Medford’s National Weather Service soon will be the first in the country to aim its radar below the horizon, leading to better real-time forecasts for severe weather events as far away as Coos Bay.
Since it was commissioned in April 1996, the Next Generation Weather Radar — NEXRAD — dome has sent out pulses of electromagnetic energy that gather data from storm clouds, including the intensity and size of rain and hail, as well as air circulation and wind speed.
But due to the Doppler radar dome’s placement — 7,513 feet above sea level — the curvature of the Earth and the fact that the radar beam drifts gradually upward the longer it travels, those pulses can overshoot rain falling from lower-elevation clouds. The data that bounces back becomes less and less useful the farther the pulses go, says National Weather Service meteorologist Ryan Sandler.
“By the time you’re over Coos Bay, you’re 20,000 feet above the ground, and the coverage isn’t effective,” Sandler says. “Same thing (if) you go over to Lakeview, and you’re 16,000 feet above the ground.”
Starting in September, new software will allow the radar to be tested at three new angles of elevation: 0.2 degrees above the horizon, 0 degrees and 0.2 degrees below the horizon. The Mount Ashland dome will be the first in the country to test scanning capabilities at all three angles.
“This has not been done below the horizon anywhere else in the country,” Sandler says. “We’re excited about it.”
The dome’s angle of scan is currently set at 0.5 degrees above the horizon. The new angle tests are seemingly trivial amounts, but they will make a world of difference in real-time forecasts, officials say.
“We’ll scan lower at farther distances, and we’ll see more rain, snow, hail,” Sandler says. “Whatever is there, we’ll be able to see it at lower elevations.”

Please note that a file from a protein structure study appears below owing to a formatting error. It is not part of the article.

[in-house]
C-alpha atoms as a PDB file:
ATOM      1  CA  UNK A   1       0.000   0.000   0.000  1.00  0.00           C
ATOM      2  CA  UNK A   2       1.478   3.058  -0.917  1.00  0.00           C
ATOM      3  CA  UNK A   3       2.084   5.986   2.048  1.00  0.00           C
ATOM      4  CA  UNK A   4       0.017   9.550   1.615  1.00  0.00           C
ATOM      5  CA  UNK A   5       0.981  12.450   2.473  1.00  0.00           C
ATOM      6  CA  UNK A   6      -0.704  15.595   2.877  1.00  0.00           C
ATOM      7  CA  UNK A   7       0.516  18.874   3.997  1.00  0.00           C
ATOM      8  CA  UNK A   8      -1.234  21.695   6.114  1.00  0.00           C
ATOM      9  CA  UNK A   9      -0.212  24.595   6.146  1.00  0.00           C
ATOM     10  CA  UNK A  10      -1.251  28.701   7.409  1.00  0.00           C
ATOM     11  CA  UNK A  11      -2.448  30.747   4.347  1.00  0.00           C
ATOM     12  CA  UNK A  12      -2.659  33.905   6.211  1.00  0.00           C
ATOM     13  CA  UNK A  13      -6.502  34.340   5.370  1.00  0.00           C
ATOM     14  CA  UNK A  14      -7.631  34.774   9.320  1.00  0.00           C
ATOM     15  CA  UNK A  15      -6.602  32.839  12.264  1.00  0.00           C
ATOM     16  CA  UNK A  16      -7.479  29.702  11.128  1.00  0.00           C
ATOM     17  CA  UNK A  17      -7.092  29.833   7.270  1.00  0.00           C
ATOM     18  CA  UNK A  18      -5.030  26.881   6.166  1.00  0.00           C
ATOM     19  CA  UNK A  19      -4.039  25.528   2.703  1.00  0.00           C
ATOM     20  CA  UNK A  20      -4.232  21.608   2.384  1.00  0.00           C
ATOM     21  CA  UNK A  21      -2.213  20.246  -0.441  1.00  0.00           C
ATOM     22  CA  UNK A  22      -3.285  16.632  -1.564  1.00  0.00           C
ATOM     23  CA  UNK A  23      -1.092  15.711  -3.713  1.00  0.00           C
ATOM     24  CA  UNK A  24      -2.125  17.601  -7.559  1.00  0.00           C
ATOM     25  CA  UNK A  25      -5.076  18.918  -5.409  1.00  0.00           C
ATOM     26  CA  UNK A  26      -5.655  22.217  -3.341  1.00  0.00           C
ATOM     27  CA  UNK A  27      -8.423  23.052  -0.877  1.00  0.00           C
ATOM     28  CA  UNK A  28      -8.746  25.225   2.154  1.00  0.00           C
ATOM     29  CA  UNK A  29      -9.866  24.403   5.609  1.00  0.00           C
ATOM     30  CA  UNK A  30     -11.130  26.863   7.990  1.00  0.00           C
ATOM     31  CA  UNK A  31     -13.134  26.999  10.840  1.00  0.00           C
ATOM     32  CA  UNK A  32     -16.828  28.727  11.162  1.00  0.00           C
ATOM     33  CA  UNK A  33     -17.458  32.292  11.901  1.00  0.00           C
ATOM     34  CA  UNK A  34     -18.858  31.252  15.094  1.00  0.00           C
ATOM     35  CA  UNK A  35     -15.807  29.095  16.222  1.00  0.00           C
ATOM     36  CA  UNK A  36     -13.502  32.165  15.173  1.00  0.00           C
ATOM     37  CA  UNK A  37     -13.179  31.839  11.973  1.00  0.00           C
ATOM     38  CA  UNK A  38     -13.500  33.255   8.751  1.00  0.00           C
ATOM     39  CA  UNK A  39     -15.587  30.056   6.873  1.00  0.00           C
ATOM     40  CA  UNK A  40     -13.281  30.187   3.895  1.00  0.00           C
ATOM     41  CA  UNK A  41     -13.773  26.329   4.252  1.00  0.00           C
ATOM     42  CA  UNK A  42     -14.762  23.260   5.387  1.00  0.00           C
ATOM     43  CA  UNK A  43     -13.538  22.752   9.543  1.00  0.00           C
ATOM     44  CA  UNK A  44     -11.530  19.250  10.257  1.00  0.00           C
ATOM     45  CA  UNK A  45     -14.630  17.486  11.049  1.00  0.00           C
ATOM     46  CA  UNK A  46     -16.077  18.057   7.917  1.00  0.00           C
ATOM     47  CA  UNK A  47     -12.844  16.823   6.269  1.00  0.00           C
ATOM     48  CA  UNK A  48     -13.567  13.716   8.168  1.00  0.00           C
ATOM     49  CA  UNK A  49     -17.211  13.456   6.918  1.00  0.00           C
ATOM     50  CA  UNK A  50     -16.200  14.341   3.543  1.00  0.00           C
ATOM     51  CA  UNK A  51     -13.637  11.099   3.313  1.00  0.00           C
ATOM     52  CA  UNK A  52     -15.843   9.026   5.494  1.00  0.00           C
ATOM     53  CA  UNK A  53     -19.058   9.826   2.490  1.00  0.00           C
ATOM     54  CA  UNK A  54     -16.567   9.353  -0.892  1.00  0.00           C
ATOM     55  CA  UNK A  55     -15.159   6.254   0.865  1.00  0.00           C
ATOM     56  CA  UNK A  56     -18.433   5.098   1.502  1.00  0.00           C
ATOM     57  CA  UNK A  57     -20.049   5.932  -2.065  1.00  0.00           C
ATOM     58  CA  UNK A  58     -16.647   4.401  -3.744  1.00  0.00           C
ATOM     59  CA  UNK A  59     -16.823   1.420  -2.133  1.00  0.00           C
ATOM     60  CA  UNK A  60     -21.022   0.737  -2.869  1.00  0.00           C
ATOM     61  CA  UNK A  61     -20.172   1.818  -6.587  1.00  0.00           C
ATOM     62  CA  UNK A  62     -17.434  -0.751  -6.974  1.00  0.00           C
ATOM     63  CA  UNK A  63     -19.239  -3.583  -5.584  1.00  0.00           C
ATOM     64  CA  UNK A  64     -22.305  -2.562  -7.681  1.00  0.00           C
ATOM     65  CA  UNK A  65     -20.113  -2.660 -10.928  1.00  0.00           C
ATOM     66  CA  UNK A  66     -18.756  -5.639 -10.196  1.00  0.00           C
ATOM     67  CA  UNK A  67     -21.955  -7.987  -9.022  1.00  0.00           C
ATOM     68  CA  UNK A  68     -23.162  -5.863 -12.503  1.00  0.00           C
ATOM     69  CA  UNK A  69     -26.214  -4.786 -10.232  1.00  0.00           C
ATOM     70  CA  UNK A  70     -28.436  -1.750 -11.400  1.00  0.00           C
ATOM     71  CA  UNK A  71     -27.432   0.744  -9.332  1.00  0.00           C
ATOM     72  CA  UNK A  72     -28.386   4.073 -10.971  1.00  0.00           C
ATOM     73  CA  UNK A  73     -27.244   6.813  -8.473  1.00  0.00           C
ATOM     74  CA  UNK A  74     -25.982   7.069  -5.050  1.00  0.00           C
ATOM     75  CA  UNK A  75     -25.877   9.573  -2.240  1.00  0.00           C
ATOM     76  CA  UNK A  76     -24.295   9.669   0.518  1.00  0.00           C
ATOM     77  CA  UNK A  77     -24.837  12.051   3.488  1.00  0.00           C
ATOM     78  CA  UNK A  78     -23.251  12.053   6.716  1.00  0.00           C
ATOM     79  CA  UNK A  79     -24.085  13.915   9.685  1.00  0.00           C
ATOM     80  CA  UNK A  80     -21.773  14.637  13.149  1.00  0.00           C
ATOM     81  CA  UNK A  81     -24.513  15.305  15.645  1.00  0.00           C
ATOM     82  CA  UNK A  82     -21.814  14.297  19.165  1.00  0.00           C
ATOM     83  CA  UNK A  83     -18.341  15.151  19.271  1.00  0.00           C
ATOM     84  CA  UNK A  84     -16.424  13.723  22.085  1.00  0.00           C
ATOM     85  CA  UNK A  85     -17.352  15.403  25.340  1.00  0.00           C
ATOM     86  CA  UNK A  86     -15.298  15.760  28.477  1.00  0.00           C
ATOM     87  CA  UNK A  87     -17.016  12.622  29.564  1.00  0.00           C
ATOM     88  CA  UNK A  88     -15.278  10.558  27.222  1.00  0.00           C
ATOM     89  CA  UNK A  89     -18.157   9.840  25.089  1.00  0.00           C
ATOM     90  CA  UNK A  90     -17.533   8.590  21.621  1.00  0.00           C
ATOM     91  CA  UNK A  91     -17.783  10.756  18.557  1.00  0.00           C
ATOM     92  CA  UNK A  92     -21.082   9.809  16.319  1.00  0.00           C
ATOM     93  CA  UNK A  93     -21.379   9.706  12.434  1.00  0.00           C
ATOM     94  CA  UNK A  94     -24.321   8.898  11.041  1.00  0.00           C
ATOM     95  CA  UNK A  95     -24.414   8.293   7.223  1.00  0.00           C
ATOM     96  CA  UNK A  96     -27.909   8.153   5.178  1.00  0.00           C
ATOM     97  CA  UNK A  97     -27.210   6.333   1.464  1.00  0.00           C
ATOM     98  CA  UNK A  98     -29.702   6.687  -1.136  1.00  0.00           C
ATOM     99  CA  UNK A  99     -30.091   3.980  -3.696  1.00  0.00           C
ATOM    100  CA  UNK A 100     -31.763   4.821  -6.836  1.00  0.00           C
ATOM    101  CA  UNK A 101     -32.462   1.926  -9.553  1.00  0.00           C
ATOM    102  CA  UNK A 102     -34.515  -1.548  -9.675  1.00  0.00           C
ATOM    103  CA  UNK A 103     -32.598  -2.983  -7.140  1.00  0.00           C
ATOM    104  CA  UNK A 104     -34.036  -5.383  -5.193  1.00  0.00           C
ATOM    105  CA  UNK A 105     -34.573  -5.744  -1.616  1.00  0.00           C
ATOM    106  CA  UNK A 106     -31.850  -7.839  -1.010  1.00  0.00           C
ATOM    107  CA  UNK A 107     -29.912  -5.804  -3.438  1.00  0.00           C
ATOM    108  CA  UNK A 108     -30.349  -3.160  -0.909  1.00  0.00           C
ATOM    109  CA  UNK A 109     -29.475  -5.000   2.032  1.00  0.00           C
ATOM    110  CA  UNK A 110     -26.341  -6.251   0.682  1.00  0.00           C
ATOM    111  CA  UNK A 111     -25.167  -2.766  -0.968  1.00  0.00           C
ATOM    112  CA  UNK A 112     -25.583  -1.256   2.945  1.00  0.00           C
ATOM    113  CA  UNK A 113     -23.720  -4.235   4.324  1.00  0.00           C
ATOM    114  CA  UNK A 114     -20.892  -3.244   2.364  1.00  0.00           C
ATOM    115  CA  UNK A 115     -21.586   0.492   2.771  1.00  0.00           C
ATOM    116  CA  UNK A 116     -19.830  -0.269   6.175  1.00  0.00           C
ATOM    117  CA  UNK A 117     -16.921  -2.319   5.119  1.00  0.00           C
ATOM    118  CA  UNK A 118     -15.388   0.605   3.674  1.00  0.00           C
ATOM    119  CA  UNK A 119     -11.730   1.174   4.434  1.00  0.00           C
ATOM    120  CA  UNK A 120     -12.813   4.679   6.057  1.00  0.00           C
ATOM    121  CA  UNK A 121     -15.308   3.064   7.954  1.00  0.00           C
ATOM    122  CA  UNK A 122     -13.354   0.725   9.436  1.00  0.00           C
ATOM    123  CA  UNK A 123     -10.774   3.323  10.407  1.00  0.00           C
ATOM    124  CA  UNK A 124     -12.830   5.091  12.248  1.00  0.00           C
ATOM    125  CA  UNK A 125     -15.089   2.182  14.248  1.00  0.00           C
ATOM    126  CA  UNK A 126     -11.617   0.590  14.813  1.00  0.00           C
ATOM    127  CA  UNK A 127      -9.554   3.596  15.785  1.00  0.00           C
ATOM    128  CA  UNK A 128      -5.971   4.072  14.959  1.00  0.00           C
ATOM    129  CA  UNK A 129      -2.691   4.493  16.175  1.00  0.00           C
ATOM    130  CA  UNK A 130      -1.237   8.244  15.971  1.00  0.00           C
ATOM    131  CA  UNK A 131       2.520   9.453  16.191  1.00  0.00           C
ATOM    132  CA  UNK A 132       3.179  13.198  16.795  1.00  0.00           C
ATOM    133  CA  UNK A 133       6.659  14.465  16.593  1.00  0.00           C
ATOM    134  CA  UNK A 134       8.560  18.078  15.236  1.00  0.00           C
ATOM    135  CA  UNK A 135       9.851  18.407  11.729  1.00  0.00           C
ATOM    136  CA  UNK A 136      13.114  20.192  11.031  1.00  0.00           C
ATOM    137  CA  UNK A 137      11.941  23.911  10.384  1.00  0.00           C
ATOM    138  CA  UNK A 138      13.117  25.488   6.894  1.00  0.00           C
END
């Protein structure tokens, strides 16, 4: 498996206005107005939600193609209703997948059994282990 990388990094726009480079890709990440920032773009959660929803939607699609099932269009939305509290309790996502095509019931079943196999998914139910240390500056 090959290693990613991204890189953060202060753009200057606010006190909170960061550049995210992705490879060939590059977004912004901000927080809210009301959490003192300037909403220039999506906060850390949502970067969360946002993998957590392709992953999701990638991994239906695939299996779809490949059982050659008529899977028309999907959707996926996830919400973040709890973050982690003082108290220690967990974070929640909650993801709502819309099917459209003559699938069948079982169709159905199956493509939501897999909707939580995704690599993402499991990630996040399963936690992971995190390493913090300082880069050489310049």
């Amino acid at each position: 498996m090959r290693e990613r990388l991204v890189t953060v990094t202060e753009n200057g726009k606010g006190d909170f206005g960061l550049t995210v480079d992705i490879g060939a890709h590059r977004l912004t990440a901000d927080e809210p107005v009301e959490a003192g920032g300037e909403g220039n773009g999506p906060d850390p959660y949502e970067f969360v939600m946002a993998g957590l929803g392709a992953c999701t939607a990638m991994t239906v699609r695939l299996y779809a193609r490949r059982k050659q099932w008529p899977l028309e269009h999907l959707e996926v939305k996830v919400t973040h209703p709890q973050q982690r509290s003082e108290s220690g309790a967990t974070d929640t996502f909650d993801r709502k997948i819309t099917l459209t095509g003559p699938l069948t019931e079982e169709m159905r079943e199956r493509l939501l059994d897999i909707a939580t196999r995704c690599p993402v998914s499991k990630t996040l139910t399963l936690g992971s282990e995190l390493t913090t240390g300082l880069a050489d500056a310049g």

These improvements will translate into better short-term forecasting, meaning better and more abundant data for forecasts that cover a span of hours, not days. Those who use weather radar apps on mobile devices will benefit from the improved accuracy.
Each site upgrade costs $65,000, which covers environmental assessments made to identify any issues stemming from the low amounts of radiation emitted by weather radar, which the World Health Organization has said are not harmful to humans. No issues were found, weather officials say.
There will be no additional cost for the software implementation itself, as it’s part of the regular work day, according to Jessica Schultz, Weather Service radar program manager, who is stationed in Oklahoma.
The main purpose of radar domes is to detect severe thunderstorms born of cumulonimbus clouds that lunge into the sky, sometimes as high as 60,000 feet. That’s where the emphasis was when the network was installed in the 1990s, Sandler says, and why the beam pulses need a clear view unhindered by mountains.
“We wouldn’t have had the budget years ago to build these radars, develop and build them, if it weren’t for all the tornadoes in Kansas and Texas and places like that,” Sandler says.